PyDev of the Week: Honza Kral
PyDev of the Week: Honza Kral
This week's PyDev of the Week is core Django developer and Python's Elasticsearch client author Honza Kral. Come check out how Honza's story!
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This week we welcome Honza Král (@HonzaKral) as our PyDev of the Week! Honza is one of the core developers of the Django web framework. He is also the maintainer of the official Python client to Elasticsearch. You can see some of the projects he is interested in or working on over at Github. Let’s spend some time getting to know Honza better!
Can You Tell Us a Little About Yourself (Hobbies, Education, etc):
I grew up in the Old Town of Prague, Czech Republic where I also went to school, including University where I studied computer science (which I didn’t finish). During my studies, I discovered Python and immediately fell in love, first with the language and later, after going to my first Pycon in 2008, with the community.
I became a part of the Django community which was (and still is to this day) very welcoming. I became a part of it to learn and, hopefully, contribute something back. For my part it worked amazingly well – I got all my recent jobs through the community and even met my fiancee at a EuroPython conference!
Nowadays I work for Elastic, the company behind Elasticsearch where I do consulting – traveling around the world helping people be successful with open source – and also maintain the official Python client.
Why Did You Start Using Python/Django?
I started in university for a project. I had my eye on Python for some time then and a perfect opportunity presented itself to use it for one of our team projects – we decided it would be a web-based application and Django was the shiny new thing that caught my attention. I introduced it to the rest of the team and have been using it ever since.
What Other Programming Languages Do You Know and Which Is Your Favorite?
My other favorite, besides Python, of course, would be Shell – I still enjoy writing both simple (or a bit more complex) one-liners as well as longer scripts in Shell. I like the variety of it where you have so many possibilities on how to accomplish things with a seemingly limited language. I like how it’s very unlike other languages I am used to working in as it forces you to think more in terms of pipelines and “just” passing off problems to another app/language. It definitely helped my Python skills as well I think – thinking of what I need to keep in a list/variable vs where a simple generator would suffice (as would a pipeline in Shell), etc.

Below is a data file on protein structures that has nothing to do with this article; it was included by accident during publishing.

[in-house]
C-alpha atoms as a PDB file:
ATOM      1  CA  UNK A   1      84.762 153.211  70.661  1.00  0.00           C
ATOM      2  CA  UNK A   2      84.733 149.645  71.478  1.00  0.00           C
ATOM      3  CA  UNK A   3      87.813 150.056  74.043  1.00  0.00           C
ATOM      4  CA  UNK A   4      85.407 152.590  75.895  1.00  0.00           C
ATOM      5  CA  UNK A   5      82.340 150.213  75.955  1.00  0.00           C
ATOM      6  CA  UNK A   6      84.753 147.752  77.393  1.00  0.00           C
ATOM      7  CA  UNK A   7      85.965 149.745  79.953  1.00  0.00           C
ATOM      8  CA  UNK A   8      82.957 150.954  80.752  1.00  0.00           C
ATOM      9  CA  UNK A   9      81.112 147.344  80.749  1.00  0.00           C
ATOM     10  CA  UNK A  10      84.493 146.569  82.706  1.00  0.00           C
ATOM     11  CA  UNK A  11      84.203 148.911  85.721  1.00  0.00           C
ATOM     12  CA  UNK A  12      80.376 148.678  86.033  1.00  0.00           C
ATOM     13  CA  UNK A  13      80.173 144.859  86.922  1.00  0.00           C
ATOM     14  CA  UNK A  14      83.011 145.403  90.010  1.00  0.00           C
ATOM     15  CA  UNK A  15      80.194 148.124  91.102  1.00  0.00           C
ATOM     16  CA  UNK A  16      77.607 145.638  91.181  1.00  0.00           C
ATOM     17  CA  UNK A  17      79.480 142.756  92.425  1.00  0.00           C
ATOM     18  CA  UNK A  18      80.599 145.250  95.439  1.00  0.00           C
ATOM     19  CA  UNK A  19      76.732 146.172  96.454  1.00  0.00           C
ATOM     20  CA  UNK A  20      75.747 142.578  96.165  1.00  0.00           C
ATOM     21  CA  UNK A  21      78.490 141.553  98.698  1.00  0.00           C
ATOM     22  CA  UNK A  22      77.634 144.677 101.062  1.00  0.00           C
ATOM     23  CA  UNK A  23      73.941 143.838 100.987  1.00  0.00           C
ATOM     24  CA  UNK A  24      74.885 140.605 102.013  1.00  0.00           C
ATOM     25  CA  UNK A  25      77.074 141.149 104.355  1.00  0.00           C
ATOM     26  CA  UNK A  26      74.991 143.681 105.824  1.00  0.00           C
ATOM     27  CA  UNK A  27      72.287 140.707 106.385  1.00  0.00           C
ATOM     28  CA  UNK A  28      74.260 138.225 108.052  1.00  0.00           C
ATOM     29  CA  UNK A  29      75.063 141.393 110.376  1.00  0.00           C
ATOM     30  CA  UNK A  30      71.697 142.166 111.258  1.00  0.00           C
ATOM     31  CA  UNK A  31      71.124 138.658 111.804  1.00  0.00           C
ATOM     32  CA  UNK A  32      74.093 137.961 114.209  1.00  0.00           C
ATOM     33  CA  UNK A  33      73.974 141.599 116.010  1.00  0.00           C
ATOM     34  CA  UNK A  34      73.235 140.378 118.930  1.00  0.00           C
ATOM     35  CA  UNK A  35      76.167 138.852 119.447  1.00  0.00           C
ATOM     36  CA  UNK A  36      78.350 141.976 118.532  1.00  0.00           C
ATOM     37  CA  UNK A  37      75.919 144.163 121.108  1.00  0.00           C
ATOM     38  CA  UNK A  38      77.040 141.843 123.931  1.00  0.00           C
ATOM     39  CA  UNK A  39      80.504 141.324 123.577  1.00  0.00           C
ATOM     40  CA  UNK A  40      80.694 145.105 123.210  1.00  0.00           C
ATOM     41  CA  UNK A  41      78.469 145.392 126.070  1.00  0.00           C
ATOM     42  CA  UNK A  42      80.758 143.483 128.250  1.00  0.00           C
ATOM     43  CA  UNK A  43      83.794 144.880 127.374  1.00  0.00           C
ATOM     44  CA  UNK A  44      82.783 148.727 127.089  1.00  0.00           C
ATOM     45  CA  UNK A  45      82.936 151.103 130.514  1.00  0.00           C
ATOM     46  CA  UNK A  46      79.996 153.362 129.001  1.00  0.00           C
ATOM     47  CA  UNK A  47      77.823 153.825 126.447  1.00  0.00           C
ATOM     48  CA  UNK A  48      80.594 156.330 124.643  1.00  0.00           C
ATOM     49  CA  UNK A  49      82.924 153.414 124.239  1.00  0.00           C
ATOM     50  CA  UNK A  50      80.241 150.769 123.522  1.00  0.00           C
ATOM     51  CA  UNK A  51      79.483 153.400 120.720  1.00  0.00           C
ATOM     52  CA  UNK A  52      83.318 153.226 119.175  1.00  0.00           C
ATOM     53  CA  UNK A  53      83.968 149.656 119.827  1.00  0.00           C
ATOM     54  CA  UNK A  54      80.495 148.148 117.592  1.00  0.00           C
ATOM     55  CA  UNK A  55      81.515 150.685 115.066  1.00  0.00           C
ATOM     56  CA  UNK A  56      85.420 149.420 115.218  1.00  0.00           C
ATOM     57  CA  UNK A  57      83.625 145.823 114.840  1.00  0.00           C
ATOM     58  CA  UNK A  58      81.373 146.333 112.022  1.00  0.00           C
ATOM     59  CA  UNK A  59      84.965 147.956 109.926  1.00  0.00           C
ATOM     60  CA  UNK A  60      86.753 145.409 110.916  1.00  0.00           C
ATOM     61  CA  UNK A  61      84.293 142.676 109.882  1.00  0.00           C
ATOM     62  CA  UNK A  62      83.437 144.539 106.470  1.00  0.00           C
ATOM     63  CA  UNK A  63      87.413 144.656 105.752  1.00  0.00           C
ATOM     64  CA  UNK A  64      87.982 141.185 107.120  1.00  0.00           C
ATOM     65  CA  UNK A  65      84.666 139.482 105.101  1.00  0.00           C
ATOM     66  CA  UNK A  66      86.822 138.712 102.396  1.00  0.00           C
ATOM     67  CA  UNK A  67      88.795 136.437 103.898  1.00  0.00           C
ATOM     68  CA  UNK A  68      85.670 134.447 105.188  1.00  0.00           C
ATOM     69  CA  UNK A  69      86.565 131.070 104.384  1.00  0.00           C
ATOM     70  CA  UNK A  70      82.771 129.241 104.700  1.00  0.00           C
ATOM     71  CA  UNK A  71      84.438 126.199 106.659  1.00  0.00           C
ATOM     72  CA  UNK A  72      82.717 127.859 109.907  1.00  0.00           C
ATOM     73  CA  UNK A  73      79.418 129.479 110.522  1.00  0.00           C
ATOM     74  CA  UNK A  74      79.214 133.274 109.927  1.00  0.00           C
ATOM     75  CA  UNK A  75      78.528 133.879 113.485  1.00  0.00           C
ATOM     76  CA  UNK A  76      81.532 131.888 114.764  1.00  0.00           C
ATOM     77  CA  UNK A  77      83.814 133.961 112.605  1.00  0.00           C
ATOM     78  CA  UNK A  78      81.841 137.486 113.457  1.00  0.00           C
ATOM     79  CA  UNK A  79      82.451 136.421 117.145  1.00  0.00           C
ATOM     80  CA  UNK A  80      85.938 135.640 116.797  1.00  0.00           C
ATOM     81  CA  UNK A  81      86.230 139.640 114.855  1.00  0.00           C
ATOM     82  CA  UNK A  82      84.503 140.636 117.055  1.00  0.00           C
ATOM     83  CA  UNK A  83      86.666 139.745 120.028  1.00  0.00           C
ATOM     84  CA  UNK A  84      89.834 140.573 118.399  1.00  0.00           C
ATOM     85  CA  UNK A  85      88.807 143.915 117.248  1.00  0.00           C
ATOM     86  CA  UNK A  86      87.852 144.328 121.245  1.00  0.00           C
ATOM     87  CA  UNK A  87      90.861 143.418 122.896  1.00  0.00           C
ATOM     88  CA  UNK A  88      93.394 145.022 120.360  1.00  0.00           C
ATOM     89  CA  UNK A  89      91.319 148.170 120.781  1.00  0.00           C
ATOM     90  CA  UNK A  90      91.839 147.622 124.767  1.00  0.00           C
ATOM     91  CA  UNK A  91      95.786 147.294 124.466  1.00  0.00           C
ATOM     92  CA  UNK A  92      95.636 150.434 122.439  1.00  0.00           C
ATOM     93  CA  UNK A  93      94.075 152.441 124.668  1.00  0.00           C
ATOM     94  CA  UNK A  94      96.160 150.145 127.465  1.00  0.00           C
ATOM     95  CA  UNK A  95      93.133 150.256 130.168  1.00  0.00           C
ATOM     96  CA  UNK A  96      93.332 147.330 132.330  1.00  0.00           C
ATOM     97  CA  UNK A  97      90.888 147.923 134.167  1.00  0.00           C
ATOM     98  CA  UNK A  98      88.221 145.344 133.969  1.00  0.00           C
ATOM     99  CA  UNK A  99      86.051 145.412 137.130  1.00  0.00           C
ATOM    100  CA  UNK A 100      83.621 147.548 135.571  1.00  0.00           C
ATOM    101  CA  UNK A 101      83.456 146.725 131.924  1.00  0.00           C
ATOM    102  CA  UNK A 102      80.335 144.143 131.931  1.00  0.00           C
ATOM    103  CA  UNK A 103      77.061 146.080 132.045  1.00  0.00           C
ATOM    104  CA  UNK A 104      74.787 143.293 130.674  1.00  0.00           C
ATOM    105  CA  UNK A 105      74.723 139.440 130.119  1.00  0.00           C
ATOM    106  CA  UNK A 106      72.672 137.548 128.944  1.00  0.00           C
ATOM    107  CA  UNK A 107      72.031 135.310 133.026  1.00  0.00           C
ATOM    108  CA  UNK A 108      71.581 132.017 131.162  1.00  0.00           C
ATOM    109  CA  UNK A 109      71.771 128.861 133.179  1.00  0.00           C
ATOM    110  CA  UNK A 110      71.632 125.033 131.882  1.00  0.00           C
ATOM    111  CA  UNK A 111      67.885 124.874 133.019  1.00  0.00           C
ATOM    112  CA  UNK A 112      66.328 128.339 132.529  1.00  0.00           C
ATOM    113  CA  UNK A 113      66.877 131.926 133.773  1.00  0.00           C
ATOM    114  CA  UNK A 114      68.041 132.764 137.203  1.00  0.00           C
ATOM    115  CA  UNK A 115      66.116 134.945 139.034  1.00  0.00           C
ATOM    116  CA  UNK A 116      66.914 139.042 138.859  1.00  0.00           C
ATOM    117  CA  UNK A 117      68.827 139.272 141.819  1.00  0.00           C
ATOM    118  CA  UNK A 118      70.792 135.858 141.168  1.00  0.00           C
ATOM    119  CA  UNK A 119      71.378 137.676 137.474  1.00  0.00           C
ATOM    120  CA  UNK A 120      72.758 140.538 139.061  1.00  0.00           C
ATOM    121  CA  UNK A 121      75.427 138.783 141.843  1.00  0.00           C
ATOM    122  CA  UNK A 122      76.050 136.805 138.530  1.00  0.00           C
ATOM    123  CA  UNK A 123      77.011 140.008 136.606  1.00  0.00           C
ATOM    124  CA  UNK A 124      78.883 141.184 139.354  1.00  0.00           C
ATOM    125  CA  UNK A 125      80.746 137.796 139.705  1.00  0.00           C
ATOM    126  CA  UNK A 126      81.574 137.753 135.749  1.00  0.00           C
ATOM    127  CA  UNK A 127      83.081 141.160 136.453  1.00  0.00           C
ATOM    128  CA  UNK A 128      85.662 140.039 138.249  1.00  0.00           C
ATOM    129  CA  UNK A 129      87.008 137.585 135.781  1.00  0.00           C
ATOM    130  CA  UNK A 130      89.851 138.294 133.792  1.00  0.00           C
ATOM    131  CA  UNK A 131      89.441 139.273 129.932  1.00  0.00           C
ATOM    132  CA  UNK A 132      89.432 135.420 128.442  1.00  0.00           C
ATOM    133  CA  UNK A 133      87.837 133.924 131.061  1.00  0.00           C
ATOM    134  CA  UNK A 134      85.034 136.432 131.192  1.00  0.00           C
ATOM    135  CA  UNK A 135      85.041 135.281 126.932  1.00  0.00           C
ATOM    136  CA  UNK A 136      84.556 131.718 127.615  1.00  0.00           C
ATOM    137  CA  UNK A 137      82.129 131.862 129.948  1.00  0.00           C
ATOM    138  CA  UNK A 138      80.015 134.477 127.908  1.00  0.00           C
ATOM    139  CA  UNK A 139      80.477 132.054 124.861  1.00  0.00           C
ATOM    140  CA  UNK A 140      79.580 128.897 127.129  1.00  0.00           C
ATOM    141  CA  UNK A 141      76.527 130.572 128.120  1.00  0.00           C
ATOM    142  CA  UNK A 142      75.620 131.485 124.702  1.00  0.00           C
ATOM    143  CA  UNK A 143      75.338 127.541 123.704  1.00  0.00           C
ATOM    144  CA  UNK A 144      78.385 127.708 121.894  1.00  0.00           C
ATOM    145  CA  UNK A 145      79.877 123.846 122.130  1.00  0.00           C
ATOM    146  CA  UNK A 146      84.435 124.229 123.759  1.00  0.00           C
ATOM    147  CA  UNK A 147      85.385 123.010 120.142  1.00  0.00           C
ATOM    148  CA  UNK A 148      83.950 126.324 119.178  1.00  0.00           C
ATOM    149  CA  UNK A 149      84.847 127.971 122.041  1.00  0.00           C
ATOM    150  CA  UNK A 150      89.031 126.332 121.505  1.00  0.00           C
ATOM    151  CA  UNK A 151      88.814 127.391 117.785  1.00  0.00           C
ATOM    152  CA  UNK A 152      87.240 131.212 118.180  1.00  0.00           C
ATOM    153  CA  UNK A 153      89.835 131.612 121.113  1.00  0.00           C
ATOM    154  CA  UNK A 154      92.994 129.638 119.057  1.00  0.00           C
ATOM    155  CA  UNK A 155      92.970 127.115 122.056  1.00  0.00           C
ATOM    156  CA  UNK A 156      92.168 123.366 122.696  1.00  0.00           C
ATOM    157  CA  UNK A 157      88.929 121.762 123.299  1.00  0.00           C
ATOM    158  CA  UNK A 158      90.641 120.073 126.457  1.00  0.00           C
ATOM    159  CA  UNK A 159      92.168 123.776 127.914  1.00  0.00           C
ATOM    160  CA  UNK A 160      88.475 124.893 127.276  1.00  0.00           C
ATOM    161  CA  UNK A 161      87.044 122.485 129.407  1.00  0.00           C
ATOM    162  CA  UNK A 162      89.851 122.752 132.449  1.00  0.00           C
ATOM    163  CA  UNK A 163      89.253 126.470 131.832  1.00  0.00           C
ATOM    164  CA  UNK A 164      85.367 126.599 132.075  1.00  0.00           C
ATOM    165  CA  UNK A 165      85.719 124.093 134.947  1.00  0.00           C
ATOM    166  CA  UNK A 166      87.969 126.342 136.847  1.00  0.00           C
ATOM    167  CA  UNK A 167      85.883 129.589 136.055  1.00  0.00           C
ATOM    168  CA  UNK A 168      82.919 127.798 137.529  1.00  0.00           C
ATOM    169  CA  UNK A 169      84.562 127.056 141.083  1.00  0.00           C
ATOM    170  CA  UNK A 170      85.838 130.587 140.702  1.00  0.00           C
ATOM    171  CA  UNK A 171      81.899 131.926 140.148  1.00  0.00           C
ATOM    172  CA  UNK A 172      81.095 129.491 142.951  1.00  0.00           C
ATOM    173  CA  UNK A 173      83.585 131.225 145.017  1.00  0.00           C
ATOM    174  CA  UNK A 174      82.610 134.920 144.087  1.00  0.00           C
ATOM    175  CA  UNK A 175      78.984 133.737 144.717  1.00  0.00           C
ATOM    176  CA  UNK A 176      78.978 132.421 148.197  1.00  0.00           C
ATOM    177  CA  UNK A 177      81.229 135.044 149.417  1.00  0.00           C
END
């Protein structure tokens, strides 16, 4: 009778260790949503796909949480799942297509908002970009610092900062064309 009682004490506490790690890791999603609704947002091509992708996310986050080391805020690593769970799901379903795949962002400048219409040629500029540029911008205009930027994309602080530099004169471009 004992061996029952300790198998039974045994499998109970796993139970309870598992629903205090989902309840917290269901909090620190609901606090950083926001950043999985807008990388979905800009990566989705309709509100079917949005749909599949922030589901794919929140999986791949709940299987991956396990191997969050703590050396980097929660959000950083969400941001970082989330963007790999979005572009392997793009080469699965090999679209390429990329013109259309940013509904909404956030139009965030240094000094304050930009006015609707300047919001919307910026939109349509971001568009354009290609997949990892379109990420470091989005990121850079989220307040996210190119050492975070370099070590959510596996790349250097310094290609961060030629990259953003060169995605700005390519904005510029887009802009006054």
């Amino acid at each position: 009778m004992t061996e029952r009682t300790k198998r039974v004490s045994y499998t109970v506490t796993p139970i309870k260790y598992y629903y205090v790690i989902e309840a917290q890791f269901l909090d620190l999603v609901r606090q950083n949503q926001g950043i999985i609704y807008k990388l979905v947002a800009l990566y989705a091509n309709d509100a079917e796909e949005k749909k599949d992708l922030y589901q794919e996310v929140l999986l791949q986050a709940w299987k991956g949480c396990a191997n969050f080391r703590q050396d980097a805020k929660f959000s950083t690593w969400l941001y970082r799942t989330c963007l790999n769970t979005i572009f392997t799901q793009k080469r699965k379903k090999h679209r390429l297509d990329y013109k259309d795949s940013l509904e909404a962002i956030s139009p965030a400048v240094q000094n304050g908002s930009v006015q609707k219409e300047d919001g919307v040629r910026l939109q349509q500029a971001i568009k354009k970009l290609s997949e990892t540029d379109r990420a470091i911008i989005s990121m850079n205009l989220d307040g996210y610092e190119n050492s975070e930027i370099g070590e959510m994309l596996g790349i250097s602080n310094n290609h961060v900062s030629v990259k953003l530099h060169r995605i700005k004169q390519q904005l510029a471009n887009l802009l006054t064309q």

Right now I am looking at Rust and hoping that a suitable project will come along for me to give it a serious try.
What Projects Are You Working on Now?
Currently, I am working on elasticsearch-dsl which is an ORM-like abstraction on top of elasticsearch. It is an ambitious project since I wanted to expose all the power of elasticsearch’s query DSL while also trying to make it more accessible to non-experts and generally friendlier. While I think that in some areas I might have achieved this, I still have a long way to go in others; and for some, I don’t even see the clear path of what needs to happen which makes it interesting – gives me something to ponder.
Which Python Libraries Are Your Favorite (Core or 3rd Party)?
As a 3rd party library, I really like click because of how well it fulfills its purpose. From the standard library I am a huge fan of itertools, collections, and other “helper” libraries that don’t just offer some functionality but also, and often more importantly, show how a real pythonic code should look like and makes your code more pythonic when you use them properly – the same quality I always liked about Django where it guides you in the right direction and makes the right way to things so obvious that it trains you to recognize it and use it also outside of your Django projects.
Another library I find really interesting is py.test – I love the feature set and how easy and flexible it makes testing but I am also a bit wary of the “magic” that happens there. To me that is a perfect example of the pragmatism in the python community – I think we can all accept a little magic as long as it is clearly defined and serves its purpose.
Is There Anything Else You’d Like to Say?
I want to say a huge Thank you to the global Python community out there! I have been privileged enough to see a huge part of it and it still manages to catch me off guard regularly with the amount of awesomeness and caring that make for a great environment. I interact with developers all over the world as part of my job and really appreciate the amount of effort and thought the people in the Python community are putting into making sure it is a thriving and welcoming one.
Thanks so much for doing the interview!
Published at DZone with permission of Mike Driscoll , DZone MVB. See the original article here.
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